Dombey and Son, Household Edition (1877), p. 77 (scene from chap. xi). Wood engraving by the Dalziels, 4 ¼ x 5 ½ inches (10.8 cm high by 13.8 cm wide), framed. Running head: "Mr. Dombey takes leave of his son," 77. [Click on the image to enlarge it.]— Fred Barnard's eleventh illustration for Dickens's
Passage Illustrated: Making a Show of Being "Learned"
With that, Mrs. Blimber, who was a lady of great suavity, and a wiry figure, and who wore a cap composed of sky-blue materials, proceeded upstairs with Mr. Dombey and Cornelia; Mrs. Pipchin following, and looking out sharp for her enemy the footman.
While they were gone, Paul sat upon the table, holding Florence by the hand, and glancing timidly from the Doctor round and round the room, while the Doctor, leaning back in his chair, with his hand in his breast as usual, held a book from him at arm’s length, and read. There was something very awful in this manner of reading. It was such a determined, unimpassioned, inflexible, cold-blooded way of going to work. It left the Doctor’s countenance exposed to view; and when the Doctor smiled auspiciously at his author, or knit his brows, or shook his head and made wry faces at him, as much as to say, "Don’t tell me, Sir; I know better," it was terrific. [Chapter 11, "Paul’s Introduction to a New Scene," 76]
According to Dickens's cynical narrator rather than to Paul's conscious impression of the Brighton academy, "Doctor Blimber’s establishment was a great hot-house, in which there was a forcing apparatus incessantly at work" (73). In his illustration of the head-master in his book-lined study, Barnard regards the staff as posers and the curriculum as artificial. The illustrator seems to have relied upon Dickens's earlier description of the portly and pretentious Blimber:
The Doctor was a portly gentleman in a suit of black, with strings at his knees, and stockings below them. He had a bald head, highly polished; a deep voice; and a chin so very double, that it was a wonder how he ever managed to shave into the creases. He had likewise a pair of little eyes that were always half shut up, and a mouth that was always half expanded into a grin, as if he had, that moment, posed a boy, and were waiting to convict him from his own lips. Insomuch, that when the Doctor put his right hand into the breast of his coat, and with his other hand behind him, and a scarcely perceptible wag of his head, made the commonest observation to a nervous stranger, it was like a sentiment from the sphynx, and settled his business. 
The Relevant Illustrations of Dr. Blimber the Novel from Other Editions
Left: Phiz's January 1847 illustration for the twelfth chapter, Doctor Blimber's Young Gentlemen as they appeared when Enjoying Themselves. Centre: Phiz's other study of Dr. Blimber's Academy, engraved frontispiece for the first volume, Paul Goes Home for the Holidays (February 1847). Right: Sol Eytinge, Junior's family grouping of the Blimbers, The Blimbers and Mr. Feeder (1867).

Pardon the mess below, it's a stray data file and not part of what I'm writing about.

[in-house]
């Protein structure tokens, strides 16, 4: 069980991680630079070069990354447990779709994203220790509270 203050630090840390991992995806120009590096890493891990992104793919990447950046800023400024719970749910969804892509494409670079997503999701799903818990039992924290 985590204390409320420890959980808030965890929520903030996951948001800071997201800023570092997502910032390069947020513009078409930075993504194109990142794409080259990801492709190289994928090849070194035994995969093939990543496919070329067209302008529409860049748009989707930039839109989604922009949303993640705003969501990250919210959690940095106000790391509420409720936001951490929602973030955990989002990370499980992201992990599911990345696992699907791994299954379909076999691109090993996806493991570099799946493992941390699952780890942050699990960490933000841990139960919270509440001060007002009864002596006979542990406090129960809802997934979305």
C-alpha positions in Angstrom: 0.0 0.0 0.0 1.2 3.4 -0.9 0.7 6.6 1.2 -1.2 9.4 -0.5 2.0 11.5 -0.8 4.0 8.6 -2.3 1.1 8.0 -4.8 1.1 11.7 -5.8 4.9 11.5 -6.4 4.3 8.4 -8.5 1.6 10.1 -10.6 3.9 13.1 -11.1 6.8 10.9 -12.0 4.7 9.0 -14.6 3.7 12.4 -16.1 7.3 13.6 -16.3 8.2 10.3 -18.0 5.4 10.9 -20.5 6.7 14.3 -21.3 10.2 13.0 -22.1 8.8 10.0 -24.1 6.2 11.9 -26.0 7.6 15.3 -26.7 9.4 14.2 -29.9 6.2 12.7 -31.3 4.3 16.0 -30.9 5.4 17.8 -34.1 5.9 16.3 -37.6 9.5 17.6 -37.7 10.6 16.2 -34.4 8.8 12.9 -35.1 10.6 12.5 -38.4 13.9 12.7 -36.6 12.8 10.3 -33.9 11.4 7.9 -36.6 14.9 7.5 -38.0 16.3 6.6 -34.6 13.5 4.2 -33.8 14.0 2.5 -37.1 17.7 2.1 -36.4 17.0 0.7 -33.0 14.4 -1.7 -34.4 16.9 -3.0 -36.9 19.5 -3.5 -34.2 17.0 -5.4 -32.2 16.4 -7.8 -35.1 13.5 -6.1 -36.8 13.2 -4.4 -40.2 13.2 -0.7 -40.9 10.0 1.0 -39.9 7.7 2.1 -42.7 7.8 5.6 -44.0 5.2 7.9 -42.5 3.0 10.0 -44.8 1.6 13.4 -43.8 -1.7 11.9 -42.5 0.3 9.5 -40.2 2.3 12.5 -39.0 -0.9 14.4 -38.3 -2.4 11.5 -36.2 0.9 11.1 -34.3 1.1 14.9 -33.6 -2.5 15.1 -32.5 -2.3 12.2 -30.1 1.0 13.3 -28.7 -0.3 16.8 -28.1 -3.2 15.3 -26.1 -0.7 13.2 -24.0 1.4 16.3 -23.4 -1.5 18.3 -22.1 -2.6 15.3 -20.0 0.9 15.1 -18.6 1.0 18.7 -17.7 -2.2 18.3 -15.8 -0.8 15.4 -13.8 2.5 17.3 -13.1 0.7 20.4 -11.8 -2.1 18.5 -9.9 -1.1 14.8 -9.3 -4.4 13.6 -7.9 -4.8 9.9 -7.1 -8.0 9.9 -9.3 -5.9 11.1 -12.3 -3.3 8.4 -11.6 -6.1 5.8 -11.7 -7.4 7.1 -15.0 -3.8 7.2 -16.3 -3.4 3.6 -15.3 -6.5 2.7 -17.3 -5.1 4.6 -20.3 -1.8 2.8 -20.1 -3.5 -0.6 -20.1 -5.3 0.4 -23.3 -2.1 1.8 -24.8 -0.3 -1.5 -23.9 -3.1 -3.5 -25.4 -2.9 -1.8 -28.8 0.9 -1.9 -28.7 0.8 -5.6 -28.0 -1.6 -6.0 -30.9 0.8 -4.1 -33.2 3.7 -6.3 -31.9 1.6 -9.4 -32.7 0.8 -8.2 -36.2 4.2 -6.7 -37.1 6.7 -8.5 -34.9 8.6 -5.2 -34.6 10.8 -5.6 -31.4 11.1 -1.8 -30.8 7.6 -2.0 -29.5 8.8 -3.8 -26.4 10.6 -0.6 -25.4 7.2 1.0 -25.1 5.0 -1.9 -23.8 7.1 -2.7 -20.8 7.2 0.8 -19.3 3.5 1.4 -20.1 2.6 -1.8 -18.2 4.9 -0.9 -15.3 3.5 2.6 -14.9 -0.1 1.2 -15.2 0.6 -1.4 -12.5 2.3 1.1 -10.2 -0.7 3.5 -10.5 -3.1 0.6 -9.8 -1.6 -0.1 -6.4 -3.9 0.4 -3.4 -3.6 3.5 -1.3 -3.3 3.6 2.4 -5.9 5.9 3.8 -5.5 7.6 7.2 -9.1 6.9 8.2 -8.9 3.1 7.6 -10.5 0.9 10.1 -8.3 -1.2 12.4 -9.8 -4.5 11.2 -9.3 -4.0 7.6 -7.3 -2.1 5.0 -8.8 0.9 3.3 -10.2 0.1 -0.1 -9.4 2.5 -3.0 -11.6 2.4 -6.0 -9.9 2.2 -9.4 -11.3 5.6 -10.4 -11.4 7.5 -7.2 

Left: Phiz's other study of Dr. Blimber's Academy, engraved frontispiece for the first volume, Paul Goes Home for the Holidays (February 1847). Right: Harry Firniss's version of the scene in Dr. Blimber's study: Paul introduced to Dr. Blimber (1877).
Related Material including Other Illustrated Editions of Dombey and Son
- Dombey and Son (homepage)
- Phiz's 40 illustrations for Dombey and Son, Wholesale Retail & for Exportation (Oct. 1846 — April 1848)
- O. C. Darley's Frontispiece in the New York edition (Vol. 1, 1862)
- O. C. Darley's Frontispiece in the New York edition (Vol. 2, 1862)
- O. C. Darley's Frontispiece in the New York edition (Vol. 3, 1862)
- Sol Eytinge, Junior's 16 Diamond Edition Illustrations (1867)
- The Illustrators of the Household Edition of the Works of Charles Dickens (22 vols., 1871-79)
- Groome's eight illustrations for the Collins Pocket Edition (1900, rpt. 1934)
- Kyd's five Player's Cigarette Cards (1910)
- Harry Furniss's 29 illustrations for the Charles Dickens Library Edition (1910)
- Harold Copping's Captain Cuttle's Bright Idea, 1924.
Scanned image and text by Philip V. Allingham. [You may use this image without prior permission for any scholarly or educational purpose as long as you (1) credit the person who scanned the image and (2) link your document to this URL in a web document or cite the Victorian Web in a print one.]
Dickens, Charles. Dombey and Son. Illustrated by Phiz. (Hablot K. Browne). London: Chapman and Hall, 1848.
_______. Dombey and Son. Illustrated by Hablot Knight Browne (Phiz). 8 coloured plates. London and Edinburgh: Caxton and Ballantyne, Hanson, 1910.
_______. Dombey and Son. Illustrated by Fred Barnard [62 composite wood-block engravings]. The Works of Charles Dickens. The Household Edition. 22 vols. London: Chapman and Hall, 1877. XV.
"Dombey and Son — Sixty-two Illustrations by Fred Barnard." Scenes and Characters from the Works of Charles Dickens, Being Eight Hundred and Sixty-six Drawings by Fred Barnard, Gordon Thomson, Hablot Knight Browne (Phiz), J. McL. Ralston, J. Mahoney, H. French, Charles Green, E. G. Dalziel, A. B. Frost, F. A. Fraser, and Sir Luke Fildes. London: Chapman and Hall, 1907.
Created 27 March 2017
Last modified 16 December 2020